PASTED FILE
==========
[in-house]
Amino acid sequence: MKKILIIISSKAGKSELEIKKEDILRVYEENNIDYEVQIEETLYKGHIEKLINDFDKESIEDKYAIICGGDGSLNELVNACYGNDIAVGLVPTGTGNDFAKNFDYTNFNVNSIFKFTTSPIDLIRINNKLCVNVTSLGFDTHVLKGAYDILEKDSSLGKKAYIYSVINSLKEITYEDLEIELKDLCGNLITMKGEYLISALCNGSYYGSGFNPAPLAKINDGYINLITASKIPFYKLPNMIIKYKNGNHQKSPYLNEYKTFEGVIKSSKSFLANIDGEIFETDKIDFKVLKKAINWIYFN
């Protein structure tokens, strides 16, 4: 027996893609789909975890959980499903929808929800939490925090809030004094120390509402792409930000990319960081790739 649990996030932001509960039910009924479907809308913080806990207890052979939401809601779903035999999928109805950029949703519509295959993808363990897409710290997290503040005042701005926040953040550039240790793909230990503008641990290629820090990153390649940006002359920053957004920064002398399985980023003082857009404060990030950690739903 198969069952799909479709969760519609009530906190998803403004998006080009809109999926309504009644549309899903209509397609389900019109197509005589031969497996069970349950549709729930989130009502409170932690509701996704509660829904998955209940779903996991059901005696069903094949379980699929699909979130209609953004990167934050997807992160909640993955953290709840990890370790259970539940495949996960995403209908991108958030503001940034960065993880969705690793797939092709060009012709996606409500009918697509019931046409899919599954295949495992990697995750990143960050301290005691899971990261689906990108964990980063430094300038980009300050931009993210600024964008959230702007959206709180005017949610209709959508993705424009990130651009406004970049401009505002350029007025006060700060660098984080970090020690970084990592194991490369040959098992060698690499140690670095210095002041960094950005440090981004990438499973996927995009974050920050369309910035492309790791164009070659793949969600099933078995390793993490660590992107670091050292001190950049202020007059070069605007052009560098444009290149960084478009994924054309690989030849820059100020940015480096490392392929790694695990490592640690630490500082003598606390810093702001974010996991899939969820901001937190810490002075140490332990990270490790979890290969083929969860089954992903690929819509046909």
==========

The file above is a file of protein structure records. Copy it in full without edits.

[in-house]
Amino acid sequence: MKKILIIISSKAGKSELEIKKEDILRVYEENNIDYEVQIEETLYKGHIEKLINDFDKESIEDKYAIICGGDGSLNELVNACYGNDIAVGLVPTGTGNDFAKNFDYTNFNVNSIFKFTTSPIDLIRINNKLCVNVTSLGFDTHVLKGAYDILEKDSSLGKKAYIYSVINSLKEITYEDLEIELKDLCGNLITMKGEYLISALCNGSYYGSGFNPAPLAKINDGYINLITASKIPFYKLPNMIIKYKNGNHQKSPYLNEYKTFEGVIKSSKSFLANIDGEIFETDKIDFKVLKKAINWIYFN
């Protein structure tokens, strides 16, 4: 027996893609789909975890959980499903929808929800939490925090809030004094120390509402792409930000990319960081790739 649990996030932001509960039910009924479907809308913080806990207890052979939401809601779903035999999928109805950029949703519509295959993808363990897409710290997290503040005042701005926040953040550039240790793909230990503008641990290629820090990153390649940006002359920053957004920064002398399985980023003082857009404060990030950690739903 198969069952799909479709969760519609009530906190998803403004998006080009809109999926309504009644549309899903209509397609389900019109197509005589031969497996069970349950549709729930989130009502409170932690509701996704509660829904998955209940779903996991059901005696069903094949379980699929699909979130209609953004990167934050997807992160909640993955953290709840990890370790259970539940495949996960995403209908991108958030503001940034960065993880969705690793797939092709060009012709996606409500009918697509019931046409899919599954295949495992990697995750990143960050301290005691899971990261689906990108964990980063430094300038980009300050931009993210600024964008959230702007959206709180005017949610209709959508993705424009990130651009406004970049401009505002350029007025006060700060660098984080970090020690970084990592194991490369040959098992060698690499140690670095210095002041960094950005440090981004990438499973996927995009974050920050369309910035492309790791164009070659793949969600099933078995390793993490660590992107670091050292001190950049202020007059070069605007052009560098444009290149960084478009994924054309690989030849820059100020940015480096490392392929790694695990490592640690630490500082003598606390810093702001974010996991899939969820901001937190810490002075140490332990990270490790979890290969083929969860089954992903690929819509046909």